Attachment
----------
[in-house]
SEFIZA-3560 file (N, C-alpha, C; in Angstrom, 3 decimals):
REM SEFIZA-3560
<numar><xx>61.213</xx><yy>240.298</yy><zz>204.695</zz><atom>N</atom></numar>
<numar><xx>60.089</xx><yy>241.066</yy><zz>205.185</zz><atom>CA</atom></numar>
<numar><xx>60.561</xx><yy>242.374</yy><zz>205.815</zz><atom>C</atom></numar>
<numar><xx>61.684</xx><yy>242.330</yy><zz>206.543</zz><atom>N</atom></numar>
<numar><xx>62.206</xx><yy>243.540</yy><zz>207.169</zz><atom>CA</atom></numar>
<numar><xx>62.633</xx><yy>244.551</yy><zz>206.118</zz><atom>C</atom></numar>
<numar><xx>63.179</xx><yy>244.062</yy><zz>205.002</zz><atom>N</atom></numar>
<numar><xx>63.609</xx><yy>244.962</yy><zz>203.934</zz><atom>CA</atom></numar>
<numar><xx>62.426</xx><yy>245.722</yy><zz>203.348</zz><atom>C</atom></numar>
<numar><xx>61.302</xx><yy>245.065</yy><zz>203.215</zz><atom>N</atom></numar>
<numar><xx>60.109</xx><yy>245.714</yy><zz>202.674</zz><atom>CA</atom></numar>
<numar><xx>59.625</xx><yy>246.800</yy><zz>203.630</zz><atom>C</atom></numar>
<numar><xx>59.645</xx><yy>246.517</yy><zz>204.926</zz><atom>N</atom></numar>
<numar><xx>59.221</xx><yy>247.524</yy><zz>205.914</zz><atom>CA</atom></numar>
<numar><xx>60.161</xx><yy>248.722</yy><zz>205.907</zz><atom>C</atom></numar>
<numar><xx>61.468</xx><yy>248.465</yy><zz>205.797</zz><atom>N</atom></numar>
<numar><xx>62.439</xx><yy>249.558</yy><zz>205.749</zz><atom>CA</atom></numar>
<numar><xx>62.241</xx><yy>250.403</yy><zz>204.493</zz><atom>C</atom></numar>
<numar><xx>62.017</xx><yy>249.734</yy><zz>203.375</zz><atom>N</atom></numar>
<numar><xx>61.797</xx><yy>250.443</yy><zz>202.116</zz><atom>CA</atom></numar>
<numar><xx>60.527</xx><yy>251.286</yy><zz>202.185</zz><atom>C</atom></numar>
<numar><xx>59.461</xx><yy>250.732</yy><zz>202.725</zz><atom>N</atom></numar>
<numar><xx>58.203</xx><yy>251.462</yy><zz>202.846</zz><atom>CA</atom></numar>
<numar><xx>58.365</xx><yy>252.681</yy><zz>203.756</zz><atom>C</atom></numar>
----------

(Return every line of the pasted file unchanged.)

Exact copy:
[in-house]
SEFIZA-3560 file (N, C-alpha, C; in Angstrom, 3 decimals):
REM SEFIZA-3560
<numar><xx>61.213</xx><yy>240.298</yy><zz>204.695</zz><atom>N</atom></numar>
<numar><xx>60.089</xx><yy>241.066</yy><zz>205.185</zz><atom>CA</atom></numar>
<numar><xx>60.561</xx><yy>242.374</yy><zz>205.815</zz><atom>C</atom></numar>
<numar><xx>61.684</xx><yy>242.330</yy><zz>206.543</zz><atom>N</atom></numar>
<numar><xx>62.206</xx><yy>243.540</yy><zz>207.169</zz><atom>CA</atom></numar>
<numar><xx>62.633</xx><yy>244.551</yy><zz>206.118</zz><atom>C</atom></numar>
<numar><xx>63.179</xx><yy>244.062</yy><zz>205.002</zz><atom>N</atom></numar>
<numar><xx>63.609</xx><yy>244.962</yy><zz>203.934</zz><atom>CA</atom></numar>
<numar><xx>62.426</xx><yy>245.722</yy><zz>203.348</zz><atom>C</atom></numar>
<numar><xx>61.302</xx><yy>245.065</yy><zz>203.215</zz><atom>N</atom></numar>
<numar><xx>60.109</xx><yy>245.714</yy><zz>202.674</zz><atom>CA</atom></numar>
<numar><xx>59.625</xx><yy>246.800</yy><zz>203.630</zz><atom>C</atom></numar>
<numar><xx>59.645</xx><yy>246.517</yy><zz>204.926</zz><atom>N</atom></numar>
<numar><xx>59.221</xx><yy>247.524</yy><zz>205.914</zz><atom>CA</atom></numar>
<numar><xx>60.161</xx><yy>248.722</yy><zz>205.907</zz><atom>C</atom></numar>
<numar><xx>61.468</xx><yy>248.465</yy><zz>205.797</zz><atom>N</atom></numar>
<numar><xx>62.439</xx><yy>249.558</yy><zz>205.749</zz><atom>CA</atom></numar>
<numar><xx>62.241</xx><yy>250.403</yy><zz>204.493</zz><atom>C</atom></numar>
<numar><xx>62.017</xx><yy>249.734</yy><zz>203.375</zz><atom>N</atom></numar>
<numar><xx>61.797</xx><yy>250.443</yy><zz>202.116</zz><atom>CA</atom></numar>
<numar><xx>60.527</xx><yy>251.286</yy><zz>202.185</zz><atom>C</atom></numar>
<numar><xx>59.461</xx><yy>250.732</yy><zz>202.725</zz><atom>N</atom></numar>
<numar><xx>58.203</xx><yy>251.462</yy><zz>202.846</zz><atom>CA</atom></numar>
<numar><xx>58.365</xx><yy>252.681</yy><zz>203.756</zz><atom>C</atom></numar>